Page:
Royal Visit 1958

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Date(s) of occurrence: 7 August 1958

Significance: Princess Margaret spent part of three days in the Fredericton area towards the end of her six-week Canadian tour. On her final day in the city, she attended a brief ceremony naming the multi-million dollar Trans-Canada Highway bridge "The Princess Margaret Bridge".

Summary of event: Following Princess Margaret's arrival at Union Station and a welcoming ceremony, the Royal motorcade drove up University Avenue and through the MacLaren Gates enroute to the Lady Beaverbrook Residence where Princess Margaret attended a civic luncheon given by Mayor William T. Walker and City Council. Just prior to the luncheon, Her Highness signed the city's Distinguished Visitors' Book. During the main course of the meal, Mayor Walker proposed a toast to Her Majesty the Queen followed by a toast to Princess Margaret. At the conclusion of the luncheon, the Mayor gave a welcoming address on behalf of the citizens of Fredericton and City Council. Her Royal Highness stayed at the residence for approximately an hour and a half. Upon her departure, she was presented with a bouquet of roses from the citizens of Fredericton. The Princess' afternoon schedule included visits to the Legislative Building, College Field to address Guides and Scouts, the Christ Church Cathedral, and the new Polio Clinic. In the evening, she was guest of honour at a dinner given by Lieutenant-Governor J. Leonard O'Brien and the government of New Brunswick at the Lord Beaverbrook Hotel. The next day the Royal Visitor had 'a day of rest and recreation' at a private residence on the St. John River. In the evening she attended a special harness racing program at the Fredericton Raceway. On the morning of her final day in Fredericton, she attended a ceremony naming the multi-million dollar Trans-Canada Highway bridge "The Princess Margaret Bridge" followed by a brief tour of Camp Gagetown. She then departed by plane for Nova Scotia where her Canadian tour ended two days later.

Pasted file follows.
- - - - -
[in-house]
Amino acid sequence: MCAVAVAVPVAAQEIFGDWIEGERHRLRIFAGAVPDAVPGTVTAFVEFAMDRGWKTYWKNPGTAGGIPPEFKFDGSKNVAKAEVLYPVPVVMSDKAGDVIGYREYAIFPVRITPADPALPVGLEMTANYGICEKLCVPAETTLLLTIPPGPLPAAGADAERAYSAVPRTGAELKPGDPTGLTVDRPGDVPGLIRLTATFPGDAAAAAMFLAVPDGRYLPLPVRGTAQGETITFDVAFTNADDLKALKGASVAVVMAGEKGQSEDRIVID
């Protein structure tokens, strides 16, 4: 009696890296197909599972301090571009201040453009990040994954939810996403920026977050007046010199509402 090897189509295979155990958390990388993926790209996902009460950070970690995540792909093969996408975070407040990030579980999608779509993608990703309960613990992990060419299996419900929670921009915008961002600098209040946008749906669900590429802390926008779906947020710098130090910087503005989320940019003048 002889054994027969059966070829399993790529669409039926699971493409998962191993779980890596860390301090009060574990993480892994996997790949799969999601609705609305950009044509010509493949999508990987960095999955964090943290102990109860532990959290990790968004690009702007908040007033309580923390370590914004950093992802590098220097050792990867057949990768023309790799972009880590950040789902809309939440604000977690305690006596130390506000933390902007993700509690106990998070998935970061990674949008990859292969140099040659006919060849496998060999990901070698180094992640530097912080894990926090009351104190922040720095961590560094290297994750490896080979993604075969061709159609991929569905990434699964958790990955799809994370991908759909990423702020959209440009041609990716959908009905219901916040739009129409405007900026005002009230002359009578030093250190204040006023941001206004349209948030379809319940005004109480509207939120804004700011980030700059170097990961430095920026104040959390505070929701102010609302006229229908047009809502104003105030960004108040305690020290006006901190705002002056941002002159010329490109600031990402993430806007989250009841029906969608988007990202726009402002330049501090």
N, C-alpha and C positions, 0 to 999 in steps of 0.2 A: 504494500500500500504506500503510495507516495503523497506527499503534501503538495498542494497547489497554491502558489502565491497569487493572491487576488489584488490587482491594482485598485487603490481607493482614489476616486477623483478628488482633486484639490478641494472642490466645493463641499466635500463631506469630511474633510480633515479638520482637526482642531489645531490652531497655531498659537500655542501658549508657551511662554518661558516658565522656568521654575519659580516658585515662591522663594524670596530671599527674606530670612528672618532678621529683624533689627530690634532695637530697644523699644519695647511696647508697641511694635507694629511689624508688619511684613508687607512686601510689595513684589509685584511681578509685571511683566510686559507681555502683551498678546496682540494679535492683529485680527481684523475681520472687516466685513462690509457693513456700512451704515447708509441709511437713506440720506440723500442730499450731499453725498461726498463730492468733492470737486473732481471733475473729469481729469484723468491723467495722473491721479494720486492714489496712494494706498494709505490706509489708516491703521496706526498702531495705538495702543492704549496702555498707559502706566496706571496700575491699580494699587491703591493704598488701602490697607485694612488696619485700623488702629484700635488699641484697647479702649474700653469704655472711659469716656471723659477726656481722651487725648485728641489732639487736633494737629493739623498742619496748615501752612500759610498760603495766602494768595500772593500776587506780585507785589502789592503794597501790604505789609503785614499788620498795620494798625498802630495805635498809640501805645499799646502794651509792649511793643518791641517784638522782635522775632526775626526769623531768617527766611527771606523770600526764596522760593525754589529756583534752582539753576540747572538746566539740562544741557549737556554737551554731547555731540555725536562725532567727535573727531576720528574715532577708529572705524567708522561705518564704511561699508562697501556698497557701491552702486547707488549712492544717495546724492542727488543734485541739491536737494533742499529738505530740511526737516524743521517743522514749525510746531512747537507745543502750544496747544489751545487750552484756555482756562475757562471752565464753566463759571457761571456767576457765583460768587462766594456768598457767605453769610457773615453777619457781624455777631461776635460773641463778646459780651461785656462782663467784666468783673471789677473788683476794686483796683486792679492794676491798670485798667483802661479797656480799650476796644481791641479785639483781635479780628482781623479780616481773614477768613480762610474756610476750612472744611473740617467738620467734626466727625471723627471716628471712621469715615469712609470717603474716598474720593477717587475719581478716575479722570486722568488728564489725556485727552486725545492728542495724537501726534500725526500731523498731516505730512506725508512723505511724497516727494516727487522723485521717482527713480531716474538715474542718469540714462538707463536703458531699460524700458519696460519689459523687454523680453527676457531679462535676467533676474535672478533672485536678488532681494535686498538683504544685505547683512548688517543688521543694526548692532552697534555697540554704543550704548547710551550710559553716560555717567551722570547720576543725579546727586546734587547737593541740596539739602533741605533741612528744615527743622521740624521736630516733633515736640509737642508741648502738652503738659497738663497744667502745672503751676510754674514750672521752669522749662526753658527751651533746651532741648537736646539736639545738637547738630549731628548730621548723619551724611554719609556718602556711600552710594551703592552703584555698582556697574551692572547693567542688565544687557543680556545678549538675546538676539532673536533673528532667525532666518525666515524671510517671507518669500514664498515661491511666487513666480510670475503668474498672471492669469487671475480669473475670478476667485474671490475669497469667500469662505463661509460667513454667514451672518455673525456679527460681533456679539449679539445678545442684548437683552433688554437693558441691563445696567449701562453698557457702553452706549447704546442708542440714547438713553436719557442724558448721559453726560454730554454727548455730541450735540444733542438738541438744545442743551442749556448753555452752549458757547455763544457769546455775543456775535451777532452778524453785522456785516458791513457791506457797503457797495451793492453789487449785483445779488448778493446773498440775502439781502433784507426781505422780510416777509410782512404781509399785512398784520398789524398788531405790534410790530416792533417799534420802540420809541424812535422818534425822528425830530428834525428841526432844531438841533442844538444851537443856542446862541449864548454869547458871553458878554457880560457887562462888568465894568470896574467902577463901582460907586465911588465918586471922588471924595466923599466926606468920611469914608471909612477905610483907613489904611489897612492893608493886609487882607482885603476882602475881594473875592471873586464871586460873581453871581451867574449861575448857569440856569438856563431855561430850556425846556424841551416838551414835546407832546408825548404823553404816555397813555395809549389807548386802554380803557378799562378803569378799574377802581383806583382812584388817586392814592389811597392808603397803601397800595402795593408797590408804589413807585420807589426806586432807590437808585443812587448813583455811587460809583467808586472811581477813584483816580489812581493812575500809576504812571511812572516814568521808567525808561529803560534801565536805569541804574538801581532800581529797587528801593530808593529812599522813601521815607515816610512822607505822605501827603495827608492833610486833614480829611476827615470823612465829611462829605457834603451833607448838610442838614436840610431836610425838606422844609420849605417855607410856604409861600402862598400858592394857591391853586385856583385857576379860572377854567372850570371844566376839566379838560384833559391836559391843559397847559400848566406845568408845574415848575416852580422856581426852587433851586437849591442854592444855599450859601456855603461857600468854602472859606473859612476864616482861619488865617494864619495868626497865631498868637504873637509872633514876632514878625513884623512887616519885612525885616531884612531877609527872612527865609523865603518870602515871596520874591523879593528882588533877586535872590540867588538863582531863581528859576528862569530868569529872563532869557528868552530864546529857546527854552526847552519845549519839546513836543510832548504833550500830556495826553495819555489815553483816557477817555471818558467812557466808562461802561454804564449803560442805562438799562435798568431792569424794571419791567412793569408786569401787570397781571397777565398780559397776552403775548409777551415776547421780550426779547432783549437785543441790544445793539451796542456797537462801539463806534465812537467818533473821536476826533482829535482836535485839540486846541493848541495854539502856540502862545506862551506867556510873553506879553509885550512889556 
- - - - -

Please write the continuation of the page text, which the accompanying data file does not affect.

Notes: Industrial Food Services, the company in charge of food services on campus, catered the luncheon. Two extra chefs were brought in for the occasion, one from Montreal and one from Halifax. The guest list included civic officials and their wives, members of the clergy, and heads of city organizations. Also present were all former living mayors of Fredericton. The bouquet of roses was presented by seven-year-old Donna Shook, chosen from the Children's Home. The residence of UNB alumnus Stan Cassidy was chosen as the home for Princess Margaret to spend her day of leisure on the St. John River.


  • UNB Scrapbook, July - December 1958 (UA RG 100), Telegraph Journal: 7 August 1958.
  • Alumni News vol. 13, no.1 (September 1958): 7.

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